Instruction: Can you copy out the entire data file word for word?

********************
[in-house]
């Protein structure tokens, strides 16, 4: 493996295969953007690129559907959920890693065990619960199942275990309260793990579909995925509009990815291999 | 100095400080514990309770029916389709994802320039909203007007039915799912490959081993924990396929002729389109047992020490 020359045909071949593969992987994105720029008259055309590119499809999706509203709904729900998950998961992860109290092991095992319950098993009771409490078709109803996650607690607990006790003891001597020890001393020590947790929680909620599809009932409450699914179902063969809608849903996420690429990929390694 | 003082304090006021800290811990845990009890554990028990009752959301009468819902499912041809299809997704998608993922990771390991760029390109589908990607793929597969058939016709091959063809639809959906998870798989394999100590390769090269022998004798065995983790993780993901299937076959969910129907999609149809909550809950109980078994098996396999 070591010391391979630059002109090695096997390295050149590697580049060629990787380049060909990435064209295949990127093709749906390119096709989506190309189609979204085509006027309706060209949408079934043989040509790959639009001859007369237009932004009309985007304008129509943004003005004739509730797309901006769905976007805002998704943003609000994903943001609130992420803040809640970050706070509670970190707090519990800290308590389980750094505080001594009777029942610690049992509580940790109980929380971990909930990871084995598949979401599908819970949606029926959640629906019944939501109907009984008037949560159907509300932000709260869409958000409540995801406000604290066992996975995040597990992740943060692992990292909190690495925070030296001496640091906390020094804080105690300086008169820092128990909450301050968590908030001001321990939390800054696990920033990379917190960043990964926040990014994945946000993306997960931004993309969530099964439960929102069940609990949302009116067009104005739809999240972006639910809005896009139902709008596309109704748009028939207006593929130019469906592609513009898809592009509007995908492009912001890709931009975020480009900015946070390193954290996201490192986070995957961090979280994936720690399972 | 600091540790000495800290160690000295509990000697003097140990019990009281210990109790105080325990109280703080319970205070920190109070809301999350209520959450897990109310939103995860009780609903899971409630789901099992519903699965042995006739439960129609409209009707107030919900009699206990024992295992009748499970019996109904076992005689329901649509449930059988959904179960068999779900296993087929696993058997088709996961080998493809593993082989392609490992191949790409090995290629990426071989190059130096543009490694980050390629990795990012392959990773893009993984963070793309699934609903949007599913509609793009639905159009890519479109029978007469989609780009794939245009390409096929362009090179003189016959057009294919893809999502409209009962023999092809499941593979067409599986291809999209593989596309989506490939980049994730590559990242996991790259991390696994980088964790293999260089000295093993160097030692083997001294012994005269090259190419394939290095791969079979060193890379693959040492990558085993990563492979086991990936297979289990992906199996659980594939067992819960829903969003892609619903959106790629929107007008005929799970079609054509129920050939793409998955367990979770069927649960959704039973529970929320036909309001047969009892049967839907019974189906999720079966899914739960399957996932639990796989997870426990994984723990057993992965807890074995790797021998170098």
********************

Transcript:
[in-house]
């Protein structure tokens, strides 16, 4: 493996295969953007690129559907959920890693065990619960199942275990309260793990579909995925509009990815291999 | 100095400080514990309770029916389709994802320039909203007007039915799912490959081993924990396929002729389109047992020490 020359045909071949593969992987994105720029008259055309590119499809999706509203709904729900998950998961992860109290092991095992319950098993009771409490078709109803996650607690607990006790003891001597020890001393020590947790929680909620599809009932409450699914179902063969809608849903996420690429990929390694 | 003082304090006021800290811990845990009890554990028990009752959301009468819902499912041809299809997704998608993922990771390991760029390109589908990607793929597969058939016709091959063809639809959906998870798989394999100590390769090269022998004798065995983790993780993901299937076959969910129907999609149809909550809950109980078994098996396999 070591010391391979630059002109090695096997390295050149590697580049060629990787380049060909990435064209295949990127093709749906390119096709989506190309189609979204085509006027309706060209949408079934043989040509790959639009001859007369237009932004009309985007304008129509943004003005004739509730797309901006769905976007805002998704943003609000994903943001609130992420803040809640970050706070509670970190707090519990800290308590389980750094505080001594009777029942610690049992509580940790109980929380971990909930990871084995598949979401599908819970949606029926959640629906019944939501109907009984008037949560159907509300932000709260869409958000409540995801406000604290066992996975995040597990992740943060692992990292909190690495925070030296001496640091906390020094804080105690300086008169820092128990909450301050968590908030001001321990939390800054696990920033990379917190960043990964926040990014994945946000993306997960931004993309969530099964439960929102069940609990949302009116067009104005739809999240972006639910809005896009139902709008596309109704748009028939207006593929130019469906592609513009898809592009509007995908492009912001890709931009975020480009900015946070390193954290996201490192986070995957961090979280994936720690399972 | 600091540790000495800290160690000295509990000697003097140990019990009281210990109790105080325990109280703080319970205070920190109070809301999350209520959450897990109310939103995860009780609903899971409630789901099992519903699965042995006739439960129609409209009707107030919900009699206990024992295992009748499970019996109904076992005689329901649509449930059988959904179960068999779900296993087929696993058997088709996961080998493809593993082989392609490992191949790409090995290629990426071989190059130096543009490694980050390629990795990012392959990773893009993984963070793309699934609903949007599913509609793009639905159009890519479109029978007469989609780009794939245009390409096929362009090179003189016959057009294919893809999502409209009962023999092809499941593979067409599986291809999209593989596309989506490939980049994730590559990242996991790259991390696994980088964790293999260089000295093993160097030692083997001294012994005269090259190419394939290095791969079979060193890379693959040492990558085993990563492979086991990936297979289990992906199996659980594939067992819960829903969003892609619903959106790629929107007008005929799970079609054509129920050939793409998955367990979770069927649960959704039973529970929320036909309001047969009892049967839907019974189906999720079966899914739960399957996932639990796989997870426990994984723990057993992965807890074995790797021998170098």